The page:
vaccine equity

For Christians, the inequity in vaccine availability is a call to confront injustice. Fortunately, there are several opportunities for action.

Responding to Vaccine Inequity: The Love Thy Neighbor Initiative

Pandemics, like all natural disasters, reveal the vulnerability, inequity, and injustice that exists in the world.  The current pandemic is no exception as shown most dramatically in the difference in vaccine availability between the West and the Majority World.  Just 13% of the wealthiest countries control more than half the worlds supply of vaccine.  At the same time, the poorest countries may not be able to roll out vaccine to their citizens until 2022 or even 2023.  As of April 14, 2021, such countries as Zimbabwe, Tunisia, and Malawi have vaccinated less than 2% of the population. Similarly, in South America, while a few countries have made progress, others, such as Peru, Guatemala, Honduras, and Venezuela have also vaccinated less than 2% of their population.

This inequity is both an injustice and a threat.  Dr. Anthony Fauci, the Director, U.S. National Institute of Allergy and Infectious Diseases, said recently …

“Successful vaccine rollouts in the United States and other wealthy nations have made many people hopeful that the end of the COVID-19 pandemic is in sight. But the majority of the world’s population does not yet have access to these vaccines. Without a strong global effort to immunize everyone, new variants could tighten the pandemic’s grip on rich and poor countries alike.”

Tedros Ghebreyesus, head of the World Health Organization, has warned that this inequality of vaccine distribution could result in a “catastrophic moral failure”.

Hebdavi Muhindo, Tearfund’s Country Director for the Democratic Republic of Congo (DRC), says they are seeing the impact of this inequality:

‘No life should be lost because of the unfair distribution of vaccines. No-one should be left behind because they or their country can’t afford the vaccine. The most vulnerable people are in the countries with broken health systems.”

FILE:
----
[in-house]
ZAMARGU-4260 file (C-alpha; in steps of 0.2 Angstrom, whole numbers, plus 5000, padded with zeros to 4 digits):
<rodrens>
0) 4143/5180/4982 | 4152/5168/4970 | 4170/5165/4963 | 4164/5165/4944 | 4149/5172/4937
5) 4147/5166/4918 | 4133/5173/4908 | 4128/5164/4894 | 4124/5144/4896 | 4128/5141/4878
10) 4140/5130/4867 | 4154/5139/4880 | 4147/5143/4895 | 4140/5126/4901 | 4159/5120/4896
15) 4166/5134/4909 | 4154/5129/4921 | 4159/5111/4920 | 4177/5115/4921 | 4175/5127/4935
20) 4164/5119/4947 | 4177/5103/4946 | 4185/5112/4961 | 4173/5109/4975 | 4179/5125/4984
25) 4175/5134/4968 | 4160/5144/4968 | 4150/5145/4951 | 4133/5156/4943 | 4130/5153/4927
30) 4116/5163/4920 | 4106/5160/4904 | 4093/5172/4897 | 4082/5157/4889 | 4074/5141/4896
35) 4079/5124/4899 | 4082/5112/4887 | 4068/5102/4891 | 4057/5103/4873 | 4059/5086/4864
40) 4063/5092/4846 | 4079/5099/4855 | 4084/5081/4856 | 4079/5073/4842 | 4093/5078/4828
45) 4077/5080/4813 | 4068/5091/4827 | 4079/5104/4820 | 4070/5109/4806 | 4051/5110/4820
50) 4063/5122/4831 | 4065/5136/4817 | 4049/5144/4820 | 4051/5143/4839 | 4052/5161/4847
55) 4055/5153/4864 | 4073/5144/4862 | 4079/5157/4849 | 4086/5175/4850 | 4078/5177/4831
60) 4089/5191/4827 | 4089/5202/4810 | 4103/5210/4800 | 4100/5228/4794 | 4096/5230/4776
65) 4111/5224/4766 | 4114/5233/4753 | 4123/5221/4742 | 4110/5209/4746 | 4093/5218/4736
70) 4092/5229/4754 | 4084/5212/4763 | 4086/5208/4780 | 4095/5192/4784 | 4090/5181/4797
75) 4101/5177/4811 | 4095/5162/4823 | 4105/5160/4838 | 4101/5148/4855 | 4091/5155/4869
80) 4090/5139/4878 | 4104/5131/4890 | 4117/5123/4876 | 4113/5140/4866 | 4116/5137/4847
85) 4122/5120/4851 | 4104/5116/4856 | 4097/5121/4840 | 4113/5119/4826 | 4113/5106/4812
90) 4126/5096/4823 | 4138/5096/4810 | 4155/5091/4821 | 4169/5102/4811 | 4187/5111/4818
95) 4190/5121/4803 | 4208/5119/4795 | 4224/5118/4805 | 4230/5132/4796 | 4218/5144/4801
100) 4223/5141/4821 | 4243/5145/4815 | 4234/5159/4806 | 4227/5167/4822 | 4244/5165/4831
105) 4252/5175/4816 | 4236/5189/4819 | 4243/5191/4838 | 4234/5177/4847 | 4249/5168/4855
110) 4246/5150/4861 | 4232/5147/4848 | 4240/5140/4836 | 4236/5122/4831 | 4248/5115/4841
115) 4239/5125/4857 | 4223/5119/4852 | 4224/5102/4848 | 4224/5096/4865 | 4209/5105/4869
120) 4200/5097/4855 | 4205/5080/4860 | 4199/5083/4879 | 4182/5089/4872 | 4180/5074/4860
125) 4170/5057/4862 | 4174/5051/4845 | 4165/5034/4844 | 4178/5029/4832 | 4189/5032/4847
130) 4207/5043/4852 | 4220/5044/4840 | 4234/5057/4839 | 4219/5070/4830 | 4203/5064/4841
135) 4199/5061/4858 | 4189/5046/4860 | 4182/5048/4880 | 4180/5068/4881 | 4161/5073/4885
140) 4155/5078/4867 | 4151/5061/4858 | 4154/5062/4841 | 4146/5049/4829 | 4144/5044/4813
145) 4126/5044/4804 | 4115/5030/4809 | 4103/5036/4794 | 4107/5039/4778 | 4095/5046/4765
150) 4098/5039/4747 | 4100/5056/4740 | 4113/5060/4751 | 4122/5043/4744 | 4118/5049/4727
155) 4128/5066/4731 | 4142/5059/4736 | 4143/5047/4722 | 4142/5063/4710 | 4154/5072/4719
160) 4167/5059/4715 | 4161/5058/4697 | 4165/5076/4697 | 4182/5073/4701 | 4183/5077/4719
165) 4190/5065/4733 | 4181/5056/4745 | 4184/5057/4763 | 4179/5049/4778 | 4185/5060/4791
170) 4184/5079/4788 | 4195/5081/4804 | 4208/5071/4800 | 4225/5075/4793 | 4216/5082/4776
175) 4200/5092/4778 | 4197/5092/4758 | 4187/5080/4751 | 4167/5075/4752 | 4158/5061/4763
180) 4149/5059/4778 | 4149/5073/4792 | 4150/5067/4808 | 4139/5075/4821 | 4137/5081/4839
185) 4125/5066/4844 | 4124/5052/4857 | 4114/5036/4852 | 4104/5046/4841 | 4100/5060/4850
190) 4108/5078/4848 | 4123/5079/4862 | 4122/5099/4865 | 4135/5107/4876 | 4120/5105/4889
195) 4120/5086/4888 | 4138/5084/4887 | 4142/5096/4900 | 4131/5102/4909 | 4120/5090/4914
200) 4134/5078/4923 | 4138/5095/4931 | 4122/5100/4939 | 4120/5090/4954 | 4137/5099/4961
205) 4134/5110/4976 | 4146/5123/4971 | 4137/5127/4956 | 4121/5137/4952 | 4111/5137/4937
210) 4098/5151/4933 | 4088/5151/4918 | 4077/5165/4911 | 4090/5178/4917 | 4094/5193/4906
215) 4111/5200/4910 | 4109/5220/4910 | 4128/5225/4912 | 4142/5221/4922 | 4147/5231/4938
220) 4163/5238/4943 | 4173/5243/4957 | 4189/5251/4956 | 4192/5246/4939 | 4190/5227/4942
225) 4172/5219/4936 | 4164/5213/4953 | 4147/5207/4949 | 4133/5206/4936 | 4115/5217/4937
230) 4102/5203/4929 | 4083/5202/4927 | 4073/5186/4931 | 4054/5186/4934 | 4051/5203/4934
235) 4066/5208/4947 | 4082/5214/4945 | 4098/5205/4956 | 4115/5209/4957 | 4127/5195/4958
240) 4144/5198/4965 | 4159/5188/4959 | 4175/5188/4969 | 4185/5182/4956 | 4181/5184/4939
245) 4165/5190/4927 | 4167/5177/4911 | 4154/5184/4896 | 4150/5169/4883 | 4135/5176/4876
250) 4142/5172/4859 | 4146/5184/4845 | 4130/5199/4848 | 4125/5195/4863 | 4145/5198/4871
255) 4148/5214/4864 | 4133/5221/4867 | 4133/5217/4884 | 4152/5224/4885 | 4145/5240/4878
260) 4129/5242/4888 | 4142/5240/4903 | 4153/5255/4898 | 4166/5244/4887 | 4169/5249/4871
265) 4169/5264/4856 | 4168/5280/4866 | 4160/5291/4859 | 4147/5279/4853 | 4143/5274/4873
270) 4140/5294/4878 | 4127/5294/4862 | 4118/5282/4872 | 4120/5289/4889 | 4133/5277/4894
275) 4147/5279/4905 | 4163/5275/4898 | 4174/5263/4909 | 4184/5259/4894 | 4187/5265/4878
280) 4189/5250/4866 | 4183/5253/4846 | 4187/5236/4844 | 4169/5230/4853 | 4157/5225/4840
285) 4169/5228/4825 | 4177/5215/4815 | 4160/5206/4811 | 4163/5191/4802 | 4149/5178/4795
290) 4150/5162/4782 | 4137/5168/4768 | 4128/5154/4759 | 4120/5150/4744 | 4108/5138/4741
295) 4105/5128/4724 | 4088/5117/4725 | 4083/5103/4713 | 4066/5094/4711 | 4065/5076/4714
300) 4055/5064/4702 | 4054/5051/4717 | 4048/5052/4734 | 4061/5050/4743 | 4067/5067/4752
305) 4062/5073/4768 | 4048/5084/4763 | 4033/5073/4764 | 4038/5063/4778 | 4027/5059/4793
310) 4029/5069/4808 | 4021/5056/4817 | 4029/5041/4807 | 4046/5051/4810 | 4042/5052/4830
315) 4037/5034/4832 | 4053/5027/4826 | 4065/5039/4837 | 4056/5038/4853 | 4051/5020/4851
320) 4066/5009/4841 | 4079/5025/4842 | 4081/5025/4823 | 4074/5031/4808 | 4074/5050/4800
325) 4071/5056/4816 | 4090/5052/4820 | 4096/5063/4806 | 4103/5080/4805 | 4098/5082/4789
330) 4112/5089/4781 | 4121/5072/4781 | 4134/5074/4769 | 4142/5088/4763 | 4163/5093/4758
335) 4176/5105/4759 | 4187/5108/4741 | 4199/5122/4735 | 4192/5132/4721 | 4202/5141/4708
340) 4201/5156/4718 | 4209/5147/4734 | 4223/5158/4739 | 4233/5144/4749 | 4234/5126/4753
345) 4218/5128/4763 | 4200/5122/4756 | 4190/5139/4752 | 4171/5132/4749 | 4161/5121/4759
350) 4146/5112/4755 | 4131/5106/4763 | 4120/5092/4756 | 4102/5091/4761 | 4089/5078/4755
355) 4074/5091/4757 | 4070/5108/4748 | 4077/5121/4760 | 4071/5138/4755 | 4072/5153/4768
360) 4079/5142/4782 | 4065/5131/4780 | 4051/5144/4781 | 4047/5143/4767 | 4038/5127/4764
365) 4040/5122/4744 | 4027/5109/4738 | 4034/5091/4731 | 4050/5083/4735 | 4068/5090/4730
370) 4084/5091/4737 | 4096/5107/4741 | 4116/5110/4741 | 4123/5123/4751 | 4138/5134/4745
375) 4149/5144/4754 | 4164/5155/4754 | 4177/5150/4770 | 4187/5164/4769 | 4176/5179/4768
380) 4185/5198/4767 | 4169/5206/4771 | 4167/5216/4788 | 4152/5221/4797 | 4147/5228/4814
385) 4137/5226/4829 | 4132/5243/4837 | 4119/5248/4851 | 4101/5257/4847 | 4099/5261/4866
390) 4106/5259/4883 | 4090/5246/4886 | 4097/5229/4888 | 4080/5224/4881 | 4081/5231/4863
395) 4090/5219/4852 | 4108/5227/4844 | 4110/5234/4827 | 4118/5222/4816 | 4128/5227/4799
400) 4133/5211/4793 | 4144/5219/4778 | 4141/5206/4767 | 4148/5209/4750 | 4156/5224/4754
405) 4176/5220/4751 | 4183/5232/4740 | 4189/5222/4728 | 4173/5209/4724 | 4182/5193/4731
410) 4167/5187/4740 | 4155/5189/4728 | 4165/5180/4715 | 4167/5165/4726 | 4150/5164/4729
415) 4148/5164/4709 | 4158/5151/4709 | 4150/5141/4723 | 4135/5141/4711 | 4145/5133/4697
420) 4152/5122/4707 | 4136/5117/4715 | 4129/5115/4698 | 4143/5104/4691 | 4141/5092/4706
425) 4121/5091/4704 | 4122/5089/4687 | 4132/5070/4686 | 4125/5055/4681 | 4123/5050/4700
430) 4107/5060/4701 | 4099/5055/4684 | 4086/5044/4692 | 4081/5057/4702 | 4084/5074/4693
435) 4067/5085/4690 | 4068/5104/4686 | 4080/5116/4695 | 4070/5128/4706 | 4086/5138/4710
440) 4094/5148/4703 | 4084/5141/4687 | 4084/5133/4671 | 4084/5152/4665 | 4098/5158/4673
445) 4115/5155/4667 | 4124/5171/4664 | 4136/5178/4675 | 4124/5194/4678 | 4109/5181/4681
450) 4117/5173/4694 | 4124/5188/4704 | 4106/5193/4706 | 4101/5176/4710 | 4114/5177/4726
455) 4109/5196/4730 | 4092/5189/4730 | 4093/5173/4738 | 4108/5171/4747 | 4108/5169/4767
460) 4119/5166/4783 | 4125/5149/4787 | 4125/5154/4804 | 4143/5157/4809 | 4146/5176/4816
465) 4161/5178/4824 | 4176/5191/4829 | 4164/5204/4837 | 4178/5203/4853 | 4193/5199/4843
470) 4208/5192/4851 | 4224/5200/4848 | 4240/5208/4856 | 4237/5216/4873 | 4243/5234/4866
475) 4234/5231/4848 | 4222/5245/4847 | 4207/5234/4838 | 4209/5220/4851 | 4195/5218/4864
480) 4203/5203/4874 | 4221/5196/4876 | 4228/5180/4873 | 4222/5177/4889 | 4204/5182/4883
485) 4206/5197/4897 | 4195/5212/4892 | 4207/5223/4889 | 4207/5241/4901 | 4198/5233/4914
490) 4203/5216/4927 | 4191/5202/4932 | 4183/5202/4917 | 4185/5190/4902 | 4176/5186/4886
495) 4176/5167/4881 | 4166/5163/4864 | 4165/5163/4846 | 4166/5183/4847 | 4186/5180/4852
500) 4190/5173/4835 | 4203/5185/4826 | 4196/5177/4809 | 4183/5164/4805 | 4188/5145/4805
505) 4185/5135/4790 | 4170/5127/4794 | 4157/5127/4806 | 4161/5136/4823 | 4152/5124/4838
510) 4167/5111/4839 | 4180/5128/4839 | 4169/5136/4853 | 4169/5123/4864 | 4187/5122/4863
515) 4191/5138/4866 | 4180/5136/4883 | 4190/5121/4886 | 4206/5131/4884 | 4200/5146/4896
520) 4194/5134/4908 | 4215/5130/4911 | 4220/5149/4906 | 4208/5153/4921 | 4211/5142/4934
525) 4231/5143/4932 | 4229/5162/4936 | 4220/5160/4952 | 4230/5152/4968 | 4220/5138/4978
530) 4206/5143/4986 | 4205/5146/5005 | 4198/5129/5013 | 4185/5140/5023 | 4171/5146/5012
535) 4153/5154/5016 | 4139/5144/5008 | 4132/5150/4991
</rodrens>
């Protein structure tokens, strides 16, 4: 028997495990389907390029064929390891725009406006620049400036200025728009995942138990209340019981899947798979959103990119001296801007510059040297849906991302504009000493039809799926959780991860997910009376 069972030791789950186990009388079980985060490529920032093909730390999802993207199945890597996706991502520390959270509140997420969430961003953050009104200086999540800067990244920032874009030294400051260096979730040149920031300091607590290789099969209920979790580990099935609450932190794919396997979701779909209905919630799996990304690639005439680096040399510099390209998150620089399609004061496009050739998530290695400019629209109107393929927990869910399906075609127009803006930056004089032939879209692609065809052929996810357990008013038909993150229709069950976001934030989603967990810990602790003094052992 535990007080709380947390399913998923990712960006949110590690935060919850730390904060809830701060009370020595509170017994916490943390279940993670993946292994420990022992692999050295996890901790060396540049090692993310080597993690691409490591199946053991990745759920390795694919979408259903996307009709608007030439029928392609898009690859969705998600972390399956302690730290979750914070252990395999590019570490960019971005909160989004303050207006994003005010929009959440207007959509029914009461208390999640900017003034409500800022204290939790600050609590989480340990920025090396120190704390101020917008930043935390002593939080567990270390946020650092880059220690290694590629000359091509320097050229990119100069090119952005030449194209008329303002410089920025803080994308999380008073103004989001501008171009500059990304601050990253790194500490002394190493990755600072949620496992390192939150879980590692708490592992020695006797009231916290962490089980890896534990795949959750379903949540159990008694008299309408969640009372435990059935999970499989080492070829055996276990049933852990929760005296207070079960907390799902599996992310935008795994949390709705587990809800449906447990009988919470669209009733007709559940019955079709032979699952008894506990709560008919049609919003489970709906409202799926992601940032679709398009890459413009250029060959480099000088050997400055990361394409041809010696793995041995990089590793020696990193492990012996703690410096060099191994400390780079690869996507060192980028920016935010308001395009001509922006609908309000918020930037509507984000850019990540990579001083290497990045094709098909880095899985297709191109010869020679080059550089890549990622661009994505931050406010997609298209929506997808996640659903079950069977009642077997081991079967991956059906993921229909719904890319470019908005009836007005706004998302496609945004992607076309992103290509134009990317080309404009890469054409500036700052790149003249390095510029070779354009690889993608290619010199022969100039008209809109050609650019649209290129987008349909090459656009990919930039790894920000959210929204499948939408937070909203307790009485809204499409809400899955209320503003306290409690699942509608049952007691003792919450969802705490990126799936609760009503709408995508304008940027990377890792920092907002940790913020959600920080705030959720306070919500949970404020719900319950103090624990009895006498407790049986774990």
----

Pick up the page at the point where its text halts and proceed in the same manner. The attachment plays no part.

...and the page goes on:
For Christians, the inequity in vaccine availability is a call to confront injustice. Fortunately, there are several opportunities for action.

One example of a program to bring equity to vaccine access is a program called Love My Neighbor.  The program started in Canada and has made great progress in supporting vaccine access for the poorest countries of the world. Variations of this program exist in several countries which calls for people who receive the vaccine to donate money equal to the value of the vaccine they received. All of the donated funds go to UNICEF for the COVAX program to buy vaccine for the majority world.

COVAX is a partnership of WHO, UNICEF and other groups that aims to purchase and distribute Covid vaccine for the majority world.  Without Covax it is likely that Western countries will continue to prioritize their own citizens and the majority world will go years without achieving full vaccination.

How a Church or National Alliance Can Help

  • Start a Love Thy Neighbor program that asks people to make a donation when they are vaccinated. Love Thy Neighbor programs have started in many countries, and are simple to start.  Groups can work with their national UNICEF office to set up a donation system that applies all funds to Covax.  There are examples of this program below.
  • Educate people about the Covax program and what it is trying to achieve.
  • Contact your elected representatives about supporting Covax.
  • Contact your national UNICEF office to discuss resources and support.

For More Information

Canada: Love My Neighbor

A national movement for global vaccine equity to increase the number of COVID-19 vaccines distributed quickly and equitably in low- and middle-income countries around the world.


COVAX is co-led by CEPI, Gavi and WHO, alongside key delivery partner UNICEF. In the Americas, the PAHO Revolving Fund is the recognized procurement agent for COVAX.


The impact of COVID-19 on developing countries: Longer-term issues, implications and lessons to be learned

World Vision

World Vision statement on faith leaders must lead response to vaccine inequity

World Hope International

Dr. Jo Anne Lyon, World Hope’s Founder, will share some of her thoughts from through the years; asking questions, sharing stories, and reflecting on opportunity, dignity, and hope.
Scroll to Top